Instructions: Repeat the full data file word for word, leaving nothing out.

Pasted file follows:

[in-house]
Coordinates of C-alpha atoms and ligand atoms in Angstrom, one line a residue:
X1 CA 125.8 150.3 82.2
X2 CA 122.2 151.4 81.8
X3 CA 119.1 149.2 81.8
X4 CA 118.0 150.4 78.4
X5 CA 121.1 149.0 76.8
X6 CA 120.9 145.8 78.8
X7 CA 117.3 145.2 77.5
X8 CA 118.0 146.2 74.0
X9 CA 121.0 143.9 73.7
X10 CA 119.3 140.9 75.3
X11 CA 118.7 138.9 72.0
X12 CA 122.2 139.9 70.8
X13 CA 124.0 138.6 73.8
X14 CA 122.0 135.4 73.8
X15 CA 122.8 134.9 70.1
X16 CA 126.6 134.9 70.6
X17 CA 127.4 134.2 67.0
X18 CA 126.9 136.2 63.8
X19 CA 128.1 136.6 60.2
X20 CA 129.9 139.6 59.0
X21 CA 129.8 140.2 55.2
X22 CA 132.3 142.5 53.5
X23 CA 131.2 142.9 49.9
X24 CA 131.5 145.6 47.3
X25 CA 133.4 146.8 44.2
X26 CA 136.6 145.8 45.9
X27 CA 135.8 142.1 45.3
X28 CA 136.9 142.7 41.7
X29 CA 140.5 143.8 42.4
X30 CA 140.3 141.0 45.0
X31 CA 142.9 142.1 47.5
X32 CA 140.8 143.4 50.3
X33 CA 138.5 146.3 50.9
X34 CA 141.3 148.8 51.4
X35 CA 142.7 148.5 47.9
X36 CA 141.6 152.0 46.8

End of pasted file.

[in-house]
Coordinates of C-alpha atoms and ligand atoms in Angstrom, one line a residue:
X1 CA 125.8 150.3 82.2
X2 CA 122.2 151.4 81.8
X3 CA 119.1 149.2 81.8
X4 CA 118.0 150.4 78.4
X5 CA 121.1 149.0 76.8
X6 CA 120.9 145.8 78.8
X7 CA 117.3 145.2 77.5
X8 CA 118.0 146.2 74.0
X9 CA 121.0 143.9 73.7
X10 CA 119.3 140.9 75.3
X11 CA 118.7 138.9 72.0
X12 CA 122.2 139.9 70.8
X13 CA 124.0 138.6 73.8
X14 CA 122.0 135.4 73.8
X15 CA 122.8 134.9 70.1
X16 CA 126.6 134.9 70.6
X17 CA 127.4 134.2 67.0
X18 CA 126.9 136.2 63.8
X19 CA 128.1 136.6 60.2
X20 CA 129.9 139.6 59.0
X21 CA 129.8 140.2 55.2
X22 CA 132.3 142.5 53.5
X23 CA 131.2 142.9 49.9
X24 CA 131.5 145.6 47.3
X25 CA 133.4 146.8 44.2
X26 CA 136.6 145.8 45.9
X27 CA 135.8 142.1 45.3
X28 CA 136.9 142.7 41.7
X29 CA 140.5 143.8 42.4
X30 CA 140.3 141.0 45.0
X31 CA 142.9 142.1 47.5
X32 CA 140.8 143.4 50.3
X33 CA 138.5 146.3 50.9
X34 CA 141.3 148.8 51.4
X35 CA 142.7 148.5 47.9
X36 CA 141.6 152.0 46.8